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Serious (violent and chronic) juvenile offenders: treatment effectiveness in secure corrections
- Authors: Vicente Garrido, Luz Anyela Morales Quintro
- Published date: 2007-09-20
- Coordinating group(s): Crime and Justice
- Type of document: Protocol, Review, User abstract
- Volume: 3
- Issue nr: 7
- Category Image:
- Title: Serious (violent and chronic) juvenile offenders: treatment effectiveness in secure corrections
Juveniles responsible for violent offenses are at high risk of becoming chronic offenders, committing many types of offences. A challenge in the treatment of the these violent or chronic delinquents is that the majority are well into delinquent careers. It remains to be demonstrated what specific strategies provided within secure correctional facilities are promising in rehabilitating these serious juvenile offenders.
To systematically collect and assess the quality of the outcomes of empirical research regarding the effectiveness of treatment programmes implemented in secure corrections designed to decrease the reoffending rate and type of offense for serious (chronic or violent) delinquents (12-21 years old).
Several strategies were used to identify studies that met the explicit criteria of this review. We conducted a specific search in 14 relevant electronic databases about the topic area, including the Campbell SPECTR database of trials. Experts in the field were consulted and relevant citations were followed up.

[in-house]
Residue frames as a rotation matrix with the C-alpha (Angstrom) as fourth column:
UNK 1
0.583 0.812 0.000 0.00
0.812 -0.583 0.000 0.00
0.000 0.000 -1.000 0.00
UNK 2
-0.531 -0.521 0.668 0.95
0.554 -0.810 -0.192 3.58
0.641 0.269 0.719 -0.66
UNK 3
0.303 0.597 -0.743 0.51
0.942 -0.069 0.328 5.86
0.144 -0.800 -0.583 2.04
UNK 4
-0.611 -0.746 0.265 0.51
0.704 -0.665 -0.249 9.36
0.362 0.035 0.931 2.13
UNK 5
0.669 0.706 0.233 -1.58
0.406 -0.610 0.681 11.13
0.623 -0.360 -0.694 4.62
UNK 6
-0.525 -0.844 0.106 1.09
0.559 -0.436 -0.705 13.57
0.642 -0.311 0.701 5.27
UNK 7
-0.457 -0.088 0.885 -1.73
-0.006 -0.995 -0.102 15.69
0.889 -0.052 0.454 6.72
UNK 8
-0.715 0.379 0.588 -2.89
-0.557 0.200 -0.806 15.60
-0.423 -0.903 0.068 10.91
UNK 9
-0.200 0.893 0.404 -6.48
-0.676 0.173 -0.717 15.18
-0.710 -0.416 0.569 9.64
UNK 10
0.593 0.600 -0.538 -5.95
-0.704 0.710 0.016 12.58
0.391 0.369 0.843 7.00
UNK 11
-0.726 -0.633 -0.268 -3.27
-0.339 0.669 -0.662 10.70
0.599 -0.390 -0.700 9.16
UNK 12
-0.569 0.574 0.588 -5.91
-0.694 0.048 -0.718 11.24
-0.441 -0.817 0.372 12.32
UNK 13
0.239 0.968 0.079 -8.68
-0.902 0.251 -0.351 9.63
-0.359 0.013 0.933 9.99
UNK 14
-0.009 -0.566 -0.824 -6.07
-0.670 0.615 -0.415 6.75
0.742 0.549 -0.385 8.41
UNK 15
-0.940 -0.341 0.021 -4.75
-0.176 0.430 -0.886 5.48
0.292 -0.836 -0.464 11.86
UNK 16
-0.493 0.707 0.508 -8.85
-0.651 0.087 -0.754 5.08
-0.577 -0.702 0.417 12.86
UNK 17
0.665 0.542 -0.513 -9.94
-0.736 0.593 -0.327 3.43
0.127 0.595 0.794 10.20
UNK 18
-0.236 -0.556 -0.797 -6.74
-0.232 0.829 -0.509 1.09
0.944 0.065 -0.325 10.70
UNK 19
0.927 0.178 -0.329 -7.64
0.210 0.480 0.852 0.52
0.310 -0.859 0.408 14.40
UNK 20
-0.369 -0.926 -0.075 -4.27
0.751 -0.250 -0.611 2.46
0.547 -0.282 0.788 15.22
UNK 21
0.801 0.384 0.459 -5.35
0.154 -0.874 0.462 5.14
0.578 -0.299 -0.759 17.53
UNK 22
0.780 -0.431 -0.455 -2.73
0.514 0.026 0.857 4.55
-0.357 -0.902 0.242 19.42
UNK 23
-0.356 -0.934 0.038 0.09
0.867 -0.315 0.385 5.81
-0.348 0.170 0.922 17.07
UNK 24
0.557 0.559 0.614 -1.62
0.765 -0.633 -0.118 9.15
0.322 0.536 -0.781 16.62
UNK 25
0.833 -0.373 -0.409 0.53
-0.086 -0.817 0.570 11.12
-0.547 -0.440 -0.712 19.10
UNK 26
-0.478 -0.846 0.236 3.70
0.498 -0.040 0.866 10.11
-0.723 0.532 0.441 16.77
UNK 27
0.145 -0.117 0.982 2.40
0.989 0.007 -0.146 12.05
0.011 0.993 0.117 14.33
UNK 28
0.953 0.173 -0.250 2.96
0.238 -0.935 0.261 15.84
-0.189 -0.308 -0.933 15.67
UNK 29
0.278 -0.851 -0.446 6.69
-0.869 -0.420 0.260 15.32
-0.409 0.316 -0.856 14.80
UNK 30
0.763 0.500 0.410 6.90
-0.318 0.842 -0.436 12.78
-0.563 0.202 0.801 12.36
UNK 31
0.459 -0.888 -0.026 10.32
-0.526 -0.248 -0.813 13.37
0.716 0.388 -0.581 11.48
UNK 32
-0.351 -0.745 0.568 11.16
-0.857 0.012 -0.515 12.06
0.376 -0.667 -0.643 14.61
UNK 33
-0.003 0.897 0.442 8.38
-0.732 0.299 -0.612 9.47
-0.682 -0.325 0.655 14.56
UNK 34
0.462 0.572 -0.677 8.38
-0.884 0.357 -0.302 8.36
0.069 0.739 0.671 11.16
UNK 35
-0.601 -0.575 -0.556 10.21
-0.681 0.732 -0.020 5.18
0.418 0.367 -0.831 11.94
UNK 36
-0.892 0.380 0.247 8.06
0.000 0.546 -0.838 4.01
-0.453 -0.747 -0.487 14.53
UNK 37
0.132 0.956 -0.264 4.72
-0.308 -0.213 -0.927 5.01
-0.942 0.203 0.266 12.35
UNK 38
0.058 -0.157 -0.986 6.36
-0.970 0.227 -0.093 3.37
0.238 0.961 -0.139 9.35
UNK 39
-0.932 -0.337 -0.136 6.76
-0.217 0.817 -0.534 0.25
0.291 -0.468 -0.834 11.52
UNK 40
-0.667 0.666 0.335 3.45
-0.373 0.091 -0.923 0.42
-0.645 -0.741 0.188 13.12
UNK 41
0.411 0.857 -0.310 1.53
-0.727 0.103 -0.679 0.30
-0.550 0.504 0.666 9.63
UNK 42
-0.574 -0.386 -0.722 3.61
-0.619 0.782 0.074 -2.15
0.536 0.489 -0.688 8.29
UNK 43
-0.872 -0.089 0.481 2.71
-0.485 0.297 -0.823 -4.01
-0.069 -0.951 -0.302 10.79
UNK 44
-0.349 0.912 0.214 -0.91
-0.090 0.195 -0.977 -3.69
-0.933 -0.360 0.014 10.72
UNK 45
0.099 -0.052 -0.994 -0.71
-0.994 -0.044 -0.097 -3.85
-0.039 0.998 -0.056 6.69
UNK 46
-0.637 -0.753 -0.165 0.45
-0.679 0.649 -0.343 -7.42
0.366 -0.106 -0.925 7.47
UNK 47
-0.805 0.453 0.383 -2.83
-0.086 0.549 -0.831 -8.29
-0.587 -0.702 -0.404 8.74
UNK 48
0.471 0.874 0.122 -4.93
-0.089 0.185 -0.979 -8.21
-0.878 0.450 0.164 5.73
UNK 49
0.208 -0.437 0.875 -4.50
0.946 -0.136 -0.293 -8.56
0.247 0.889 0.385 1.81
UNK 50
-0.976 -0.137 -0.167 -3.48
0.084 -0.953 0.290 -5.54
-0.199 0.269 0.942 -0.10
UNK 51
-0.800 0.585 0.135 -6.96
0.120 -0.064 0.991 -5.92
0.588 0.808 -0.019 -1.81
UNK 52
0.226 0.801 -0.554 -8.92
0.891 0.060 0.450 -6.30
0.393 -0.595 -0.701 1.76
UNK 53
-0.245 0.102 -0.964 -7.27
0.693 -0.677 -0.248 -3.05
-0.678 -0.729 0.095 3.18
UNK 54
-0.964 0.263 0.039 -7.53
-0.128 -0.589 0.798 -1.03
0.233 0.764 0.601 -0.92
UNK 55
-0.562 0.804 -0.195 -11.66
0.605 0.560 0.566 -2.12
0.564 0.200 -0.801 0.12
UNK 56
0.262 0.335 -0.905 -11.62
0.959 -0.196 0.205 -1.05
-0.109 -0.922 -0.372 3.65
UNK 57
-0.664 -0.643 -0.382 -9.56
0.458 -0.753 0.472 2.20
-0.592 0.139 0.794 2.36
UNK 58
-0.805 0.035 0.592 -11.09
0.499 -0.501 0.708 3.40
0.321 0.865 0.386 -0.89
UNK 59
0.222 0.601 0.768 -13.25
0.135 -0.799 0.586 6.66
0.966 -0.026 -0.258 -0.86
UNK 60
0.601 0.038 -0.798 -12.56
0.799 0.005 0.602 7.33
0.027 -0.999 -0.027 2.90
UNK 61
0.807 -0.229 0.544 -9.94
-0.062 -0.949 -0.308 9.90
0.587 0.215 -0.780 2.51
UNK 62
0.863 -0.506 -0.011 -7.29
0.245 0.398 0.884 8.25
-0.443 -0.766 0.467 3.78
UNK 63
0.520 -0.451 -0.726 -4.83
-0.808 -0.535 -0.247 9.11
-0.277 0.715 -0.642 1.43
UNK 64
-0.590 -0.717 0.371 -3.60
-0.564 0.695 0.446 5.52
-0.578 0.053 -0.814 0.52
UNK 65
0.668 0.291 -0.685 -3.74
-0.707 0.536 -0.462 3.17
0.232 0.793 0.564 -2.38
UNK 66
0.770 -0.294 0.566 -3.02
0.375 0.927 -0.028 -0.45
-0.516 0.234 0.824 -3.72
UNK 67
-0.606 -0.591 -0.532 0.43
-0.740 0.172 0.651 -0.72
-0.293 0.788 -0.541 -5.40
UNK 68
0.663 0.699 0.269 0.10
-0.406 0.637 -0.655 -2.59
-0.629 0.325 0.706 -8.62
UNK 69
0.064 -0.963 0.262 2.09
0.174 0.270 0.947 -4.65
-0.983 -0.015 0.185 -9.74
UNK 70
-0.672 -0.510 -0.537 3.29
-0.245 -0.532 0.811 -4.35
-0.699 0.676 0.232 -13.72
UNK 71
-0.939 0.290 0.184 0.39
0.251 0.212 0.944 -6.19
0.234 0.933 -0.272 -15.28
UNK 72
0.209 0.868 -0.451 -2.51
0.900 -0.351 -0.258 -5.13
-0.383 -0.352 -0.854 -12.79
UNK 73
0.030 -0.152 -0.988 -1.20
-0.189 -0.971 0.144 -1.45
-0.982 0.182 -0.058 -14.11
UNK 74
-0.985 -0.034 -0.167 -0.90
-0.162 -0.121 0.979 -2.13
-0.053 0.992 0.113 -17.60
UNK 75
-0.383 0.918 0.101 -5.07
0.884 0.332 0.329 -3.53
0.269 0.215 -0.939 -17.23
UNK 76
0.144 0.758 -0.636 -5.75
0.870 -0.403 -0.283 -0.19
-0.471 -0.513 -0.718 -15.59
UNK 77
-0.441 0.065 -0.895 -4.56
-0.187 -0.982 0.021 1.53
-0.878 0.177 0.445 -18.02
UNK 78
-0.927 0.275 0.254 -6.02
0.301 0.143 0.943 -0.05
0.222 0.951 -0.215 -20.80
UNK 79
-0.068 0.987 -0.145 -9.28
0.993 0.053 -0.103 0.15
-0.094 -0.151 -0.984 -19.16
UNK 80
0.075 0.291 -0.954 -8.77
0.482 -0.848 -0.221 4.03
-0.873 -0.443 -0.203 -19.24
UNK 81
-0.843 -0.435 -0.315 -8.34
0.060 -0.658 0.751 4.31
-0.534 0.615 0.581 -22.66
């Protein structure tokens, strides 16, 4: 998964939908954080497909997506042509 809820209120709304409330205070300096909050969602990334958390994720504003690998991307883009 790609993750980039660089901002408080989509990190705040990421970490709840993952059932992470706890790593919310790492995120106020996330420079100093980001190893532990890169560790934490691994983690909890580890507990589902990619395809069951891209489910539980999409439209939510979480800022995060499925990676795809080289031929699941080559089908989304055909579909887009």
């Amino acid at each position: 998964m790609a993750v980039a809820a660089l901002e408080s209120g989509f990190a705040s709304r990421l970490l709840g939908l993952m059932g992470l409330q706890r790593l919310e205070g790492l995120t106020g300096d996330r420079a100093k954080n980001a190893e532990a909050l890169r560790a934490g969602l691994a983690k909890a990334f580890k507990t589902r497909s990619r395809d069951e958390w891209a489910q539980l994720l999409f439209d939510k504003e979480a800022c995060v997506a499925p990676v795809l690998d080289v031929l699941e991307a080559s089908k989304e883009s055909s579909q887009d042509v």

This review included experimental (with random assignment) and quasi-experimental (without random assignment) studies with control or comparison groups. Furthermore, the outcomes presented in the studies include recidivism rates or at least information about new offenses. The program recipients were juveniles either male or female, in secure corrections aged between 12 and 21 years old, under either the adult or juvenile jurisdictions, characterised as serious (chronic or violent) delinquents.
Data collection and analysis
Separate meta-analyses were carried out for the two different recidivism measures (general and serious recidivism) and for completers and intent-to-treat (as assigned) data. We selected as the effect-size index the odds ratio and its translation to natural logarithm. The meta-analytic calculations were carried out assuming a random-effects model. When the heterogeneity Q test was statistically significant, mixed-effects analyses were carried out to search for moderator variables that could explain the variability among the effect estimates. For qualitative moderator variables, weighted analyses of variance were applied on the effect estimates, whereas the relationship between continuous moderator variables and the effect estimates was assessed by weighted regression models.
The overall results at the last follow up for completers showed a statistically significant positive result in favour of treatment. For the intent-to-treat data, both fixed- and random-effects models were statistically significant. This result showed that even under the more conservative intent-to-treat model, the interventions were still effective overall. Moderator variables did not show a statistically significant results to explain the heterogeneity in relation to effectiveness of the treatment. We found evidence for positive effects of the cognitive and cognitive-behavioural treatments and of the multi-focus programmes.
In general, the programmes “do work” to reduce the general and, specially, the serious recidivism of serious institutionalised juvenile offenders. This is particularly true in the case of interventions with a cognitive or cognitive-behavioural emphasis, applied to male samples in centres of juvenile reform. It seems also that the educative non-structured programs did not work to reduce the recidivism.